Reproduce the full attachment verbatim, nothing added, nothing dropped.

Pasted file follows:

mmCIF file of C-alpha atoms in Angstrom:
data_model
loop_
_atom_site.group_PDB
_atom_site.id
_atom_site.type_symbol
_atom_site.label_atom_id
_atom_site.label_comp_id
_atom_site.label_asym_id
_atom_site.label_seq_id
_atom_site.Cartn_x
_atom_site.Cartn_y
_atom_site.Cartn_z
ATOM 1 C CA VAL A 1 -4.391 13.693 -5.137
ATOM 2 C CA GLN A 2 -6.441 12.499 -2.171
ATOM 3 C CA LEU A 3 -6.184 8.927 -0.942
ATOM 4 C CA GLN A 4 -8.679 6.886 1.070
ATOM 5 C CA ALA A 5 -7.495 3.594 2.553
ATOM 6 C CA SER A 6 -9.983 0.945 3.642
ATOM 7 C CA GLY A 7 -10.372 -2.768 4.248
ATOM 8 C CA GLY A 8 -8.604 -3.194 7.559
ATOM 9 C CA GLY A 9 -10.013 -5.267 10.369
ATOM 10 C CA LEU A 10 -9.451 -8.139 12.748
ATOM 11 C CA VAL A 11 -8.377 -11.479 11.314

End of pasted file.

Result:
mmCIF file of C-alpha atoms in Angstrom:
data_model
loop_
_atom_site.group_PDB
_atom_site.id
_atom_site.type_symbol
_atom_site.label_atom_id
_atom_site.label_comp_id
_atom_site.label_asym_id
_atom_site.label_seq_id
_atom_site.Cartn_x
_atom_site.Cartn_y
_atom_site.Cartn_z
ATOM 1 C CA VAL A 1 -4.391 13.693 -5.137
ATOM 2 C CA GLN A 2 -6.441 12.499 -2.171
ATOM 3 C CA LEU A 3 -6.184 8.927 -0.942
ATOM 4 C CA GLN A 4 -8.679 6.886 1.070
ATOM 5 C CA ALA A 5 -7.495 3.594 2.553
ATOM 6 C CA SER A 6 -9.983 0.945 3.642
ATOM 7 C CA GLY A 7 -10.372 -2.768 4.248
ATOM 8 C CA GLY A 8 -8.604 -3.194 7.559
ATOM 9 C CA GLY A 9 -10.013 -5.267 10.369
ATOM 10 C CA LEU A 10 -9.451 -8.139 12.748
ATOM 11 C CA VAL A 11 -8.377 -11.479 11.314